Turkey asks flotilla to ‘rethink’ planned voyage 7Jun11 June 8, 2011
Ma’an News Agency -Â 7 June 2011
“Civic groups should take into account the fact that the Rafah crossing [between Gaza and Egypt] has been opened and… act in a more careful manner,” Ahmet Davutoglu said in remarks carried by Anatolia news agency Tuesday.
The minister however insisted it would be “unacceptable” for the Turkish government to demand independent civic groups abandon the mission, planned for late June with 15 ships from various countries.
In a statement on 10 May, however, when news that the Rafah crossing would shortly be opened, organizers said that despite positive signs of an end to the siege with the prospects of the opening of the Egypt-Gaza border crossing, they would not stop until the full siege is lifted.
As Egyptians accepted nothing less than the regime’s departure, “so too we must accept nothing less than a full end of the illegal blockade of Gaza and all forms of the Israeli occupation of Palestine,” a statement said.
While the crossing was opened for several days starting on 28 May, it has since closed over a disagreement over crossing regulations.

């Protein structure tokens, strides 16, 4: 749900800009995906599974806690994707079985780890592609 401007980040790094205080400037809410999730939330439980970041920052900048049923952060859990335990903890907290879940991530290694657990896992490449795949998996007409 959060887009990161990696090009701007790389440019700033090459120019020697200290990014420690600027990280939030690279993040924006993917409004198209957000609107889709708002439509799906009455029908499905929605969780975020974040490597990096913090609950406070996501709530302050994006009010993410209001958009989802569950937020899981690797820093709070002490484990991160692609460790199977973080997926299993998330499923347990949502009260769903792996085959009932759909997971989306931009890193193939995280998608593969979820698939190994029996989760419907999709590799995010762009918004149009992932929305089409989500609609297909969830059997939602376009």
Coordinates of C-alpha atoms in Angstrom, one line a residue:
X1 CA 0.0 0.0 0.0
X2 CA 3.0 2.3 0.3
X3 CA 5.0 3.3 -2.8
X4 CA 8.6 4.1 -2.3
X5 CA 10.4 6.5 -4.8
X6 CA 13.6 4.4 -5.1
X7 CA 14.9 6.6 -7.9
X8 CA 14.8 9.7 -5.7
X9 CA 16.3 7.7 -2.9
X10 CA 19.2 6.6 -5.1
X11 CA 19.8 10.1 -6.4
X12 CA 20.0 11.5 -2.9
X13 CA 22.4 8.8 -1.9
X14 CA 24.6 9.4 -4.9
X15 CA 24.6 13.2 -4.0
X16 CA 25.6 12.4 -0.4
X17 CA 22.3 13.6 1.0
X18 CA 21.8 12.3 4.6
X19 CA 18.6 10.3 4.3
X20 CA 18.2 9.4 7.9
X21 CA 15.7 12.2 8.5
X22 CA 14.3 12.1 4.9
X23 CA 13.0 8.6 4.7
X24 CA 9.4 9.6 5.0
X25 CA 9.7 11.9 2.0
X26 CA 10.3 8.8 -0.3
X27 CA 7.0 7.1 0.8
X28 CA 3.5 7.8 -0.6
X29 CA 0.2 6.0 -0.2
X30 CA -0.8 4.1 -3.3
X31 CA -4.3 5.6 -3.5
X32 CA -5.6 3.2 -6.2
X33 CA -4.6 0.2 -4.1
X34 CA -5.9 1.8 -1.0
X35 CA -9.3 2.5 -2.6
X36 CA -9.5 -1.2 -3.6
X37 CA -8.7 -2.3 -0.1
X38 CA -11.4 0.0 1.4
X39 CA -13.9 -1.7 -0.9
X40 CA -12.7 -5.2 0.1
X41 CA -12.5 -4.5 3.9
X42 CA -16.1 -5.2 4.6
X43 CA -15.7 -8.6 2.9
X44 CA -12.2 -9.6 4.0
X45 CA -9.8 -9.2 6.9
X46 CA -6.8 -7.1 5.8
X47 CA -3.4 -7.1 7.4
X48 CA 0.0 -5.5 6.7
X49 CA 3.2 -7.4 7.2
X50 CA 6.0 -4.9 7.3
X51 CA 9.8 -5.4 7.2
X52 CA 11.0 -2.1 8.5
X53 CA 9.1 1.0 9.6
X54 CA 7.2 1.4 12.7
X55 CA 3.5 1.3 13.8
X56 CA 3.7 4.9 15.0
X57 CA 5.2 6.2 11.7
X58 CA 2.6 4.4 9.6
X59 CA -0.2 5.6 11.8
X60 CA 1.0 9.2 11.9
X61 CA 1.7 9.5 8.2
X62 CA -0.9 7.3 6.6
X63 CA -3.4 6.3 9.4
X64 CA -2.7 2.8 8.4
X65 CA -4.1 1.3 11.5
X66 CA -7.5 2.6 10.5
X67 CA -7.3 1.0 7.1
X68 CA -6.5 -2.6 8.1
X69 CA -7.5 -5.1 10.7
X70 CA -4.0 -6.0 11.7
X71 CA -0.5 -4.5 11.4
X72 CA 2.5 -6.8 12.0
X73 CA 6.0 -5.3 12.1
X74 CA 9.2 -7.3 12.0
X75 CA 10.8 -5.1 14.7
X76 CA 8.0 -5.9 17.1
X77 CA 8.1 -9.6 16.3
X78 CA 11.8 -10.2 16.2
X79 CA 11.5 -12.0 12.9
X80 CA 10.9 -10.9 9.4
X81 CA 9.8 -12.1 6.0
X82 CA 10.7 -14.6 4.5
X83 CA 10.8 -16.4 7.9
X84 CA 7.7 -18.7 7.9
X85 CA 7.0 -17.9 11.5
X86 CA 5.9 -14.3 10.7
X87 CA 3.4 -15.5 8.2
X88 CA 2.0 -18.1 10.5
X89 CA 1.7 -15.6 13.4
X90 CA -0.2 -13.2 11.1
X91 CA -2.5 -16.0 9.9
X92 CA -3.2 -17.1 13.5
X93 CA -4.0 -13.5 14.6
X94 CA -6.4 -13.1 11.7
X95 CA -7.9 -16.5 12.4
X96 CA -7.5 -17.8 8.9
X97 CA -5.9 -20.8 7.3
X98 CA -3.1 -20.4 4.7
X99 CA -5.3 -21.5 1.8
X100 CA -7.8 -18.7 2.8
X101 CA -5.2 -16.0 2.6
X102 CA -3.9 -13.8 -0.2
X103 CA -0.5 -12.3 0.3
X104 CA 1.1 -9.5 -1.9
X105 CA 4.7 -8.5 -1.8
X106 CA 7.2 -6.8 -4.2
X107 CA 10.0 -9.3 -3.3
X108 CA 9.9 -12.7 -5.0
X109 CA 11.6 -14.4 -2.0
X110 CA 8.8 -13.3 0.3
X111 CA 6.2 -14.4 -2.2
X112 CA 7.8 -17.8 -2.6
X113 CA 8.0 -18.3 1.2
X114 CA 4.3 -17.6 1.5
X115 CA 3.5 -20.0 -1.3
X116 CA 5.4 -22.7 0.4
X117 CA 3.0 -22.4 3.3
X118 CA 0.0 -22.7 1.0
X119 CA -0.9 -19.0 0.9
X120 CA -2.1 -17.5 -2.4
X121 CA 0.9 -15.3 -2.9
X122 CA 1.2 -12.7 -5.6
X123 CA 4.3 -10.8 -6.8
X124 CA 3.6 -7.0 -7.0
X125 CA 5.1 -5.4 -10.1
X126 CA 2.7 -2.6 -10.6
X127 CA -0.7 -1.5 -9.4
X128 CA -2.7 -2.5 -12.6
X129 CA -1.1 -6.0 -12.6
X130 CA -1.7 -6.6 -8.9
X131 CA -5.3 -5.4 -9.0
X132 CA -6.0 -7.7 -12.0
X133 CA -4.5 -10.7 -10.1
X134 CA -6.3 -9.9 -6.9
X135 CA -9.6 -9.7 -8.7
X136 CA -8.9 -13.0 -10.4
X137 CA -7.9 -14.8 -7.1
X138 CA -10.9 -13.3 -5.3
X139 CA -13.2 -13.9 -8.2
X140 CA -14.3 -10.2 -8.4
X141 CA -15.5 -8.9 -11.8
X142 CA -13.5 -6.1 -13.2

In May last year, Israeli forces intercepted a flotilla led by a Turkish charity, killing eight Turkish activists and one dual US-Turkish national, and plunging ties with Ankara into deep crisis.
In separate remarks, Davutoglu said the expected formation of a transitional Palestinian government under a unity deal between the radical group Hamas, which controls Gaza, and the secular Fatah faction of Palestinian leader Mahmud Abbas might help lower tensions in the region.
“Israel should wait for the formation of the new Palestinian government and then lift the blockade of Gaza,” he was quoted as saying on the Hurriyet newspaper’s web site Tuesday.
“The aid flotilla should wait to see developments following Egypt’s opening of the Rafah crossing and how Israel reacts to the new government to be set up in Palestine,” he added.
The minister argued a new Palestinian administration would mean that Gaza would no longer be under Hamas control and deprive Israel of the grounds for the blockade.
“A crisis may be overcome with certain steps by both sides… If we are talking about common sense, you can take those words of mine as common sense,” he said.
On Sunday, Palestinian officials suspended operations on their side of the Rafah crossing amid a spat with Egypt over capacity and coordination.
International activists, who gathered in Istanbul last month, insisted they would sail to Gaza on the grounds that the Israeli blockade remained in place.
They said 15 vessels would leave for Gaza from several Mediterranean ports around June 20, with some 1,500 activists from about 100 countries on board and hundreds of tonnes of humanitarian aid.
Ties between one-time allies Turkey and Israel remain in crisis after last year’s bloodshed, with Ankara demanding an apology and compensation for the victims’ families.